News & Politics

This List Calling Metro the Best Transit System in the US Makes No Sense

Photograph via iStock.

A list published Tuesday by SmartAsset, one of those personal-finance websites that churns out lists of things, claims DC is the best city in the United States for public transportation thanks to the services provided by the Washington Metropolitan Area Transit Authority. The list praises, among other things, Metro’s overall passenger volume, relative expediency compared to similar car-commute, and the percentage of the population that relies on public transit to get to work.

This would certainly be worth bragging about—if it were actually true! The transit system SmartAsset describes might sound alien to DC residents who have tried to rely on Metro through the messiest stretch of its 40-year existence.

“The typical transit commuter in D.C. spends 36 minutes traveling to work each day,” the website reports. “That is 10 minutes below the average for the 136 cities in SmartAsset’s study. It is also just 8.6 minutes slower than the typical commute time for a driver in the District, the smallest difference among cities in which a significant percentage of the population relies on transit.”

To come up with its ranking, SmartAsset weighed each considered city’s average commute time via transit, the percentage difference between average transit commute times and average car commute times, the percentage of the population that uses public transit, the total number of commuters using transit, and the difference in the median incomes between transit users and car commuters. From those measurements, it’s not too difficult to see how Washington, even with Metro in poor condition, might rise to the top: Besides that average commute time, 36 percent of DC residents use public transit to get to work, the third-highest rate of any city after New York and Jersey City, New Jersey.

Image via SmartAsset

What really appears to have clinched Washington’s No. 1 ranking, though, is that the median income for transit users is only 4 percent lower than that for car commuters—outside New York, Chicago, and the San Francisco Bay Area, every other city’s transit riders had incomes more than 10 percent below their car-driving neighbors.

By these calculations, Washington is the best city for public transit. And it might be, if not for reality: Metro’s ridership has declined to its lowest levels since 2004, largely thanks to a decaying system that is resulting in more breakdowns and longer delays for riders, which in turn lead it to hemorrhage money. Over the first half of the agency’s 2016 fiscal year, which began last July, Metro’s rail ridership dropped 6.1 percent compared to the previous year, while both rail and bus revenue fell several million dollars short of budget expectations. As Metro’s mishaps and management crises have dragged on, many longtime riders have ditched the the system for their cars.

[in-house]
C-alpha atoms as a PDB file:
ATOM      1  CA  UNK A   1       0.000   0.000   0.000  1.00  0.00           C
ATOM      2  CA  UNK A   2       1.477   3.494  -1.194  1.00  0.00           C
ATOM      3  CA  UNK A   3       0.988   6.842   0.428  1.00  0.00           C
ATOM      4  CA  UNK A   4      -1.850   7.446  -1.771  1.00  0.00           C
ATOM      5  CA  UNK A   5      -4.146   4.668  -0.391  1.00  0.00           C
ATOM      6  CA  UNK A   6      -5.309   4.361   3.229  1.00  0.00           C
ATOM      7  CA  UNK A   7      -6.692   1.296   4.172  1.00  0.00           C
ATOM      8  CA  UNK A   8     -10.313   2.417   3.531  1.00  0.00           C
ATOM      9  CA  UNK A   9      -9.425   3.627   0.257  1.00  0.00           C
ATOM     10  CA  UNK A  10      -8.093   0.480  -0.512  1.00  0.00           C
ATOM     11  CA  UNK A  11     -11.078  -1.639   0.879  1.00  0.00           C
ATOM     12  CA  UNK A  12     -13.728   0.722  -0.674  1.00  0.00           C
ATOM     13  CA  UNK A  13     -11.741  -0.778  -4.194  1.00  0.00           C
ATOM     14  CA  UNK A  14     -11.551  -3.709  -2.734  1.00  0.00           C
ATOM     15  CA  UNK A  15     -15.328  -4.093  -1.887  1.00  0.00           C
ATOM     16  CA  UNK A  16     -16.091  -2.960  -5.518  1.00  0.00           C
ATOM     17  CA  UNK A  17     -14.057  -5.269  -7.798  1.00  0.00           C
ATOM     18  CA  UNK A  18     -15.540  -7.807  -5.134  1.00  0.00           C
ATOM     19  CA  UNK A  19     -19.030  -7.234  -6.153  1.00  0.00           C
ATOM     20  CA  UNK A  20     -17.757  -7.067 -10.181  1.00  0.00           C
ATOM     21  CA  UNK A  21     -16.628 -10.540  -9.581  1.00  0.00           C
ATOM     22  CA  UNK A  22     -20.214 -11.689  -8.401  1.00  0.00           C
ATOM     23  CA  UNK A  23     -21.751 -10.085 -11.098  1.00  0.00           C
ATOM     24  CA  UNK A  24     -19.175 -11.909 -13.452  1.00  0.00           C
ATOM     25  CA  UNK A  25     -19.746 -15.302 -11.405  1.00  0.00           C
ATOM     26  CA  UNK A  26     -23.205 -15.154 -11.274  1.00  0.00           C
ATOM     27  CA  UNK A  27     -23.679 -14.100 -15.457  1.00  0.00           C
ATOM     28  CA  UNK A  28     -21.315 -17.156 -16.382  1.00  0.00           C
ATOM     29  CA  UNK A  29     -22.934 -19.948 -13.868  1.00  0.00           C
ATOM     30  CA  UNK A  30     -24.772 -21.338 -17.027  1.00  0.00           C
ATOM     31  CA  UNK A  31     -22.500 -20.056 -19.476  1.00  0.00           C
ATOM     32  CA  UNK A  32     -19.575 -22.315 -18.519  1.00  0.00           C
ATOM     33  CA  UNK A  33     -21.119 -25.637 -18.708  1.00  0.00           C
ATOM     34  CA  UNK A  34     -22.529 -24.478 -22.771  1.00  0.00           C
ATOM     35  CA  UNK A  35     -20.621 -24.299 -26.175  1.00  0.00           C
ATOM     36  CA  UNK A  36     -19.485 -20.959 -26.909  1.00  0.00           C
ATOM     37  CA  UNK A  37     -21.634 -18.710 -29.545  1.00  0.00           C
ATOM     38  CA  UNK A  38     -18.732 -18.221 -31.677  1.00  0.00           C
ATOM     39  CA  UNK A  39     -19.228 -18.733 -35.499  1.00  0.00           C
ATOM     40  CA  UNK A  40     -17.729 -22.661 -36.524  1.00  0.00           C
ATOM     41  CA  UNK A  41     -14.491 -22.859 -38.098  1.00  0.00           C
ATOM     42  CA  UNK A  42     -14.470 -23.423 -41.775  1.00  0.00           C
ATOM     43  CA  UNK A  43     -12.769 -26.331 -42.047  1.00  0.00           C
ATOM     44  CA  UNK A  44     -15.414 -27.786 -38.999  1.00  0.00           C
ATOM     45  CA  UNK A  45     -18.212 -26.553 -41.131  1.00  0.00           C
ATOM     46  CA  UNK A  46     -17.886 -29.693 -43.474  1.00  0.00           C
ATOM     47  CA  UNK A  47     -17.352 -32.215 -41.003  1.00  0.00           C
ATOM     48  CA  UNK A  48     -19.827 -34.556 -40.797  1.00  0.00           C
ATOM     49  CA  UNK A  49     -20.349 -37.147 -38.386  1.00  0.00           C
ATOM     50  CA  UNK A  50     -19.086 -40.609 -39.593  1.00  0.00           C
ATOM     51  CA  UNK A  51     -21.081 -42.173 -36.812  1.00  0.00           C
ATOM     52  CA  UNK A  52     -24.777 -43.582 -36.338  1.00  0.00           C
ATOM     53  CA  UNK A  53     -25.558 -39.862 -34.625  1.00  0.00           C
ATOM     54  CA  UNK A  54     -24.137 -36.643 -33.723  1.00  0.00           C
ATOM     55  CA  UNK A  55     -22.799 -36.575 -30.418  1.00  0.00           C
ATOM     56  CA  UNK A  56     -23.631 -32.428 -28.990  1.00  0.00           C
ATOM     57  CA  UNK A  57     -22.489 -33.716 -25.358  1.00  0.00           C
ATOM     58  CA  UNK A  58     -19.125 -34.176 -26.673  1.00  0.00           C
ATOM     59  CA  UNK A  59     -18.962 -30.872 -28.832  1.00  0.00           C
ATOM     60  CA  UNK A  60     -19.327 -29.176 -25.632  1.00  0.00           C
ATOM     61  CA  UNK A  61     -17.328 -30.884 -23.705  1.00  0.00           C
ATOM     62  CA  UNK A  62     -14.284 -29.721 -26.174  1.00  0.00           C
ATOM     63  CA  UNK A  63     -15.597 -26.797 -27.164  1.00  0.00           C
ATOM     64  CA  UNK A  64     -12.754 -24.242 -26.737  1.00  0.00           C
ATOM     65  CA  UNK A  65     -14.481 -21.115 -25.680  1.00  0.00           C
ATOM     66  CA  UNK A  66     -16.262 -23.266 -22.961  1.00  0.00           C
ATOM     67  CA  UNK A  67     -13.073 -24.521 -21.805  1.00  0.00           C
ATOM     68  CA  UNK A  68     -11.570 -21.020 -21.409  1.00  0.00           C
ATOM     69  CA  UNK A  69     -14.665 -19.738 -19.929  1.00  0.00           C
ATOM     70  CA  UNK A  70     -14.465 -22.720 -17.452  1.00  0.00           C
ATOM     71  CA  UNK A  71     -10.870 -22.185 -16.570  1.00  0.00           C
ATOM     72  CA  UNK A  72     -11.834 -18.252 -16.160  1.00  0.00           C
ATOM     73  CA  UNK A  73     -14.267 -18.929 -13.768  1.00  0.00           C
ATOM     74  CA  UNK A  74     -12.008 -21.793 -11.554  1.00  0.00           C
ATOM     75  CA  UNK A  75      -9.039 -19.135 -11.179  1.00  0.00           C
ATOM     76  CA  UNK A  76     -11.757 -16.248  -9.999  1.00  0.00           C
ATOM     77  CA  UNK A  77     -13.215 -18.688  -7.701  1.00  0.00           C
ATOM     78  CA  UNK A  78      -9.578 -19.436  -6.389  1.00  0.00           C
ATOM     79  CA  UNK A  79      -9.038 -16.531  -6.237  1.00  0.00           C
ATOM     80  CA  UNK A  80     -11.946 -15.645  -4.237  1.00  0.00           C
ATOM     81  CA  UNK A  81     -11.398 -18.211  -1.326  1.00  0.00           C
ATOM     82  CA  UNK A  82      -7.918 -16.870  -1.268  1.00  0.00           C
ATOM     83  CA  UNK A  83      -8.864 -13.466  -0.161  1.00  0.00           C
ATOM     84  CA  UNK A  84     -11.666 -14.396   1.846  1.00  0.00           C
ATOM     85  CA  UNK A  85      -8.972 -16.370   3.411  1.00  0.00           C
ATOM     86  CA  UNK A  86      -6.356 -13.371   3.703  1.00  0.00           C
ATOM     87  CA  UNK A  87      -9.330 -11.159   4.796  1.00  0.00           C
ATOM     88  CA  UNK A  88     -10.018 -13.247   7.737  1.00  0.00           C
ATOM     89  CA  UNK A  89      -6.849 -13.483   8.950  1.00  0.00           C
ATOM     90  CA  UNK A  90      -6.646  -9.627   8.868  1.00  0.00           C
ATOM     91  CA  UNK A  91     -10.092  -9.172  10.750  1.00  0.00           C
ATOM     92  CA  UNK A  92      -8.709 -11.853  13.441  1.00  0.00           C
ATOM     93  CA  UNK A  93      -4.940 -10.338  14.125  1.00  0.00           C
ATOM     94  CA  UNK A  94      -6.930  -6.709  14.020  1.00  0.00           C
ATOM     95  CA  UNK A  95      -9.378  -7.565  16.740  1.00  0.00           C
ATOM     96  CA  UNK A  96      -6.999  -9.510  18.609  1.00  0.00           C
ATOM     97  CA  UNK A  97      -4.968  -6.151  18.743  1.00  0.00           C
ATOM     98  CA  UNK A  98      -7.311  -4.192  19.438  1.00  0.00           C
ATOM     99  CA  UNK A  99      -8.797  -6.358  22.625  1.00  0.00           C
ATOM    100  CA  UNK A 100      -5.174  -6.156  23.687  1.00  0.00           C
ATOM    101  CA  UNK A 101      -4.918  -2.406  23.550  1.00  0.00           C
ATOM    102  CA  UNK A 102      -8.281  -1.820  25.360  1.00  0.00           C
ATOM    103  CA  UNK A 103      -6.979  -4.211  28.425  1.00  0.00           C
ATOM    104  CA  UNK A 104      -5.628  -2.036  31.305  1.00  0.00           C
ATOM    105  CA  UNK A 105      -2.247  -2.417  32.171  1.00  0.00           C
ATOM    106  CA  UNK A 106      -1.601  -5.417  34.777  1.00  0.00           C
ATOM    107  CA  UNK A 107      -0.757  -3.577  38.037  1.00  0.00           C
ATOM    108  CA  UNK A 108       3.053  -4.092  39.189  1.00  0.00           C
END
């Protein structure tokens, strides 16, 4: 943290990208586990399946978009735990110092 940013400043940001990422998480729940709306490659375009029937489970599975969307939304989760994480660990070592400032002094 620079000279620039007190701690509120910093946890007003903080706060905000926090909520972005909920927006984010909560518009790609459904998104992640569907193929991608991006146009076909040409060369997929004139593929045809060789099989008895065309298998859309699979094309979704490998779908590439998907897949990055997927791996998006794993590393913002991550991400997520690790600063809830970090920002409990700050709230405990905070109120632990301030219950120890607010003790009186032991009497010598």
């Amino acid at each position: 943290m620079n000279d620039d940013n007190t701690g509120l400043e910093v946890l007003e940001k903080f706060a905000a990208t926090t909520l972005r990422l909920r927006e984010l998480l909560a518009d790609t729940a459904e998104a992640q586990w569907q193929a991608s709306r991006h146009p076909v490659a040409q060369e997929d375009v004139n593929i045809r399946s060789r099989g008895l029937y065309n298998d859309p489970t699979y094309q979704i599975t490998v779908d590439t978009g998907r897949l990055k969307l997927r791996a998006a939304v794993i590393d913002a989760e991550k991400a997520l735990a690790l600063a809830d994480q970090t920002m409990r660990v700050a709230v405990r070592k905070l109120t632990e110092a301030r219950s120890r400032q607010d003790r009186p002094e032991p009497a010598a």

A forthcoming review prepared for Metro by the consulting firm McKinsey and Company contains more bad news. As reported by WAMU, the audit finds that even though Metro spends more per mile on maintenance than systems in New York, Boston, and San Francisco, the number of late trains due to mechanical failures has doubled since 2013. Its revenue growth has also stalled at 2.8 percent while labor costs—by far Metro’s biggest expense—grow at an annual rate of 5 percent.

So, Washington could—at least on a spreadsheet—be the greatest city for public transit. But in practice, that’s not an easy assessment to accept. But this ranking does at least provide an important lesson about the murkiness of websites that rank things. As DCist noted, SmartAsset isn’t really in agreement with itself. A month ago, the site ran a list of the “10 Best Mass Transportation Systems in America.” Metro did not make the cut.

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Staff Writer

Benjamin Freed joined Washingtonian in August 2013 and covers politics, business, and media. He was previously the editor of DCist and has also written for Washington City Paper, the New York Times, the New Republic, Slate, and BuzzFeed. He lives in Adams Morgan.